Michael Gould had only recently found a new hobby when the pandemic hit and made pursuing it unwise.
The 72-year-old retired Monsanto employee had been barbecuing all his life and enjoyed cooking with his adult son, so he decided in 2018 to put a team together to participate in the competitive barbecue circuit.
“We thought it would be fun. We didn’t know anything about it,” said Gould, a lifelong Dupo resident. “It was more like a weekend getaway. It was nice.”
Family members who made up the team quickly learned how outgunned they were in terms of barbecue equipment, as other participants had spent thousands on cooking gear while the Goulds only had a lawn chair and their barrel cooker.
That was enough for at least the first competition because the Goulds’ team placed eighth in the ribs category out of 45 teams.
“It was off to the races after that,” Gould said. “I really enjoyed it.”
The success continued, with the family getting recognized at other events and even placing first in another one.
Then, the pandemic began, and Gould lost a fun way to spend time with his family.
Shortly after last March, Gould was watching videos on YouTube and came across videos of individuals building cinder block barbecue pits. He needed a new grill, so Gould decided to use this as an opportunity to get his grandchildren to help build the grill.
Next, he decided to use the help of his children to begin uploading barbecue recipe videos to YouTube, recreating the BBQ experience as best as he could during the pandemic.
“It’s just a big family deal. It’s fun. I like it,” Gould said.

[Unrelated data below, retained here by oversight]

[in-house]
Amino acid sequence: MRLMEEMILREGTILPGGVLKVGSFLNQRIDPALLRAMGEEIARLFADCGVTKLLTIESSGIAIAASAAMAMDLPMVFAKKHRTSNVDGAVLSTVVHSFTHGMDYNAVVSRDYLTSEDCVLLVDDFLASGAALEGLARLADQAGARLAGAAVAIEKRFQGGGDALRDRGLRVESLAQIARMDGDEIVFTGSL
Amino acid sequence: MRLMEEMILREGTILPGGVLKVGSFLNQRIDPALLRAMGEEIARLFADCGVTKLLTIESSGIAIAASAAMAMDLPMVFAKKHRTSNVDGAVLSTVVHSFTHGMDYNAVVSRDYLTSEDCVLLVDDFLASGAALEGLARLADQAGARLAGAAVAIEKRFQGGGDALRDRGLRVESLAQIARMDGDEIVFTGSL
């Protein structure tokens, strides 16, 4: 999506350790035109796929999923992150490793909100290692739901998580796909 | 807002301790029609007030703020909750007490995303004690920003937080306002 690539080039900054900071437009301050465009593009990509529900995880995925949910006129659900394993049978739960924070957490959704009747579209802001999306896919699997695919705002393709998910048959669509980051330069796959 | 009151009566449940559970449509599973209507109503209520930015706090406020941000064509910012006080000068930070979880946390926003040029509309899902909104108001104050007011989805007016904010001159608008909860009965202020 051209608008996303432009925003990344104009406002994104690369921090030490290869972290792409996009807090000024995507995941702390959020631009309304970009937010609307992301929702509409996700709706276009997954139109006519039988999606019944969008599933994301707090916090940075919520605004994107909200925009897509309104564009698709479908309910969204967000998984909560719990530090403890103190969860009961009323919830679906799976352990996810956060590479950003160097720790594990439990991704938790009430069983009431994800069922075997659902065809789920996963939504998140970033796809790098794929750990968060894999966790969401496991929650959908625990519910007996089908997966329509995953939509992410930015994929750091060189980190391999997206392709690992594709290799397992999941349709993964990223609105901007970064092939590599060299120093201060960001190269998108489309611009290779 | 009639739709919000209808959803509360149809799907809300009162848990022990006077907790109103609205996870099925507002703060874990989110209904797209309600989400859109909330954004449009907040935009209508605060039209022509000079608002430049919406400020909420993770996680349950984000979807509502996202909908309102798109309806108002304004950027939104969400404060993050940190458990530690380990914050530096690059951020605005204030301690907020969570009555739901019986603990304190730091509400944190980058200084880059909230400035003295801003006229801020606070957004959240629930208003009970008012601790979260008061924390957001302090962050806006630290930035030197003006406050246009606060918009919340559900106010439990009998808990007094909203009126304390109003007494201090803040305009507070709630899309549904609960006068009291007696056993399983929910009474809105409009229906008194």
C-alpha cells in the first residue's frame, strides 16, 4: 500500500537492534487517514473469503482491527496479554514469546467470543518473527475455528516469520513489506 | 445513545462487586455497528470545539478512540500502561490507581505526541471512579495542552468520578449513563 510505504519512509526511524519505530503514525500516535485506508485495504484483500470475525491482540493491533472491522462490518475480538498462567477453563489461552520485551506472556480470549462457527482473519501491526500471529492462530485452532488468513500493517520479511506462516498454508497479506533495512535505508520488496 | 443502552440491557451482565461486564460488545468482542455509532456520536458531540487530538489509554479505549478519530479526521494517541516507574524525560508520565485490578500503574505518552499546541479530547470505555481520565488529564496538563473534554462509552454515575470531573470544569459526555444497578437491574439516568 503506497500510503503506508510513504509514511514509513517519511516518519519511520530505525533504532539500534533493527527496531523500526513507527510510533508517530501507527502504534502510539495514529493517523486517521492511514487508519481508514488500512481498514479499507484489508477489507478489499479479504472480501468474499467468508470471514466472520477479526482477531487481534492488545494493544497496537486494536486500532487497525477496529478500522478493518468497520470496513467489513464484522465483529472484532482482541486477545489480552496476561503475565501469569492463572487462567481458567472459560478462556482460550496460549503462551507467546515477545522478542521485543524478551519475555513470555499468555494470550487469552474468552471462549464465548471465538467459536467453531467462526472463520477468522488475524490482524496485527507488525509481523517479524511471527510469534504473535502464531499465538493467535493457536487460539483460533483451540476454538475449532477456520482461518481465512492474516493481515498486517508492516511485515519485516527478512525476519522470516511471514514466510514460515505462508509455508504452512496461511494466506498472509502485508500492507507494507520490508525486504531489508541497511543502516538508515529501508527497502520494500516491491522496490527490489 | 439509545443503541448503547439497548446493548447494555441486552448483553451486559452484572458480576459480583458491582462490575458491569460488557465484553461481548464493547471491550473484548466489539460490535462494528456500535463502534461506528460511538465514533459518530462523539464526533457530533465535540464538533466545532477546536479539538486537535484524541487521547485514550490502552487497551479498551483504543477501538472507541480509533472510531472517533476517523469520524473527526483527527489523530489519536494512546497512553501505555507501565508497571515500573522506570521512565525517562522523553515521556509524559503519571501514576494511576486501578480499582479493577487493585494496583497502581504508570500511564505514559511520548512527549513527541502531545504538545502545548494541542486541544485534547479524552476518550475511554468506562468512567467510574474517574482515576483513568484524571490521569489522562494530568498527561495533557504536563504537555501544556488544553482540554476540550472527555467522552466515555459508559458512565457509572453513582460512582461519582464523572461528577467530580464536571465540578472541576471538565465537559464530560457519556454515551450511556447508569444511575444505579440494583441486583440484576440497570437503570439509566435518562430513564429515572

One of Gould’s daughters, Gina Thompson, taught him the basics of how to film the videos on his phone, while his wife handles much of the filming. One of his sons, Luke Gould, then helps cook the food. Another daughter, Rita Hamontree, edits the videos so another son, Nick Gould can upload them to YouTube and share them on Facebook.
“It really has been a lot of fun,” Gould said. “It’s really just a good time. It’s all about the family.”
Gould said he thought the videos could help sell T-shirts Hamontree made for the barbecue team, which he named 2 Poots BBQ because he thought it would be funny to hear that shouted at competitions.
In addition to serving as a way to connect with current family members, Gould said he also hopes the videos will make him familiar to a new grandchild on the way in Washington, D.C.
“I won’t get to interact with that baby too much because of the distance,” he said. “I’m 72, so I thought if I’d make these videos I could maybe give him an idea of what I’m like, what grandma’s like and all the rest of us. It’s just a little something the kid might know us from.”
In terms of the videos themselves, Gould said he takes his experience from competitive barbecuing and uses that to inform his cooking.
He explained that those individuals are “outstanding,” but they use equipment and take extra steps that most people cannot or do not want to do.
“I got to thinking, anybody can do this. There’s nothing to it, just whatever you like,” Gould shared. “So, I decided whatever I put on these videos would be what the next-door neighbor would want to do. It’s even better, I think.”
Even though there has been little promotion of the videos – which are not meant to go viral in any way – each of the weekly installments has gotten more than 100 views so far.
“It makes me feel good,” Gould says of that response. “A lot of my friends have seen it, and they stop by the house to see when I will be cooking next so they can get a piece of pork steak or whatever. It’s nice.”